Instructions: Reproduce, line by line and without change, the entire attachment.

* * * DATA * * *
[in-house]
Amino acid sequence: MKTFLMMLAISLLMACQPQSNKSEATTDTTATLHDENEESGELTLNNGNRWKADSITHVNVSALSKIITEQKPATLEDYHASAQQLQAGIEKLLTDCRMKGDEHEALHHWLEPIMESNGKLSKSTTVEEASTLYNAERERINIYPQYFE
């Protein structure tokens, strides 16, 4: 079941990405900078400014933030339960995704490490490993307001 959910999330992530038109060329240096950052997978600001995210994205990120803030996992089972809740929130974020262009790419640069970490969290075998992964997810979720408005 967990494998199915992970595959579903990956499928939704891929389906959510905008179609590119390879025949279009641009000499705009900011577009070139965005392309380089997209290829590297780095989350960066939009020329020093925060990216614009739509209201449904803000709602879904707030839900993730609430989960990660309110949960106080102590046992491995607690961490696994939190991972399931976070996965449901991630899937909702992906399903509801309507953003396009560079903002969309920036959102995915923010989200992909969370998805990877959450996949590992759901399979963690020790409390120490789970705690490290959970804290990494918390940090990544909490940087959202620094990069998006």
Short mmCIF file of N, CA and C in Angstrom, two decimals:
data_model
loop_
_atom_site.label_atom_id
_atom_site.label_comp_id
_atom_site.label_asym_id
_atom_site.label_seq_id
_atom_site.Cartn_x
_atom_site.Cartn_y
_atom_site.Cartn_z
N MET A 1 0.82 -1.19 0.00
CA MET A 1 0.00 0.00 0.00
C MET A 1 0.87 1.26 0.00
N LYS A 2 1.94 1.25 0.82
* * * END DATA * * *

[in-house]
Amino acid sequence: MKTFLMMLAISLLMACQPQSNKSEATTDTTATLHDENEESGELTLNNGNRWKADSITHVNVSALSKIITEQKPATLEDYHASAQQLQAGIEKLLTDCRMKGDEHEALHHWLEPIMESNGKLSKSTTVEEASTLYNAERERINIYPQYFE
């Protein structure tokens, strides 16, 4: 079941990405900078400014933030339960995704490490490993307001 959910999330992530038109060329240096950052997978600001995210994205990120803030996992089972809740929130974020262009790419640069970490969290075998992964997810979720408005 967990494998199915992970595959579903990956499928939704891929389906959510905008179609590119390879025949279009641009000499705009900011577009070139965005392309380089997209290829590297780095989350960066939009020329020093925060990216614009739509209201449904803000709602879904707030839900993730609430989960990660309110949960106080102590046992491995607690961490696994939190991972399931976070996965449901991630899937909702992906399903509801309507953003396009560079903002969309920036959102995915923010989200992909969370998805990877959450996949590992759901399979963690020790409390120490789970705690490290959970804290990494918390940090990544909490940087959202620094990069998006």
Short mmCIF file of N, CA and C in Angstrom, two decimals:
data_model
loop_
_atom_site.label_atom_id
_atom_site.label_comp_id
_atom_site.label_asym_id
_atom_site.label_seq_id
_atom_site.Cartn_x
_atom_site.Cartn_y
_atom_site.Cartn_z
N MET A 1 0.82 -1.19 0.00
CA MET A 1 0.00 0.00 0.00
C MET A 1 0.87 1.26 0.00
N LYS A 2 1.94 1.25 0.82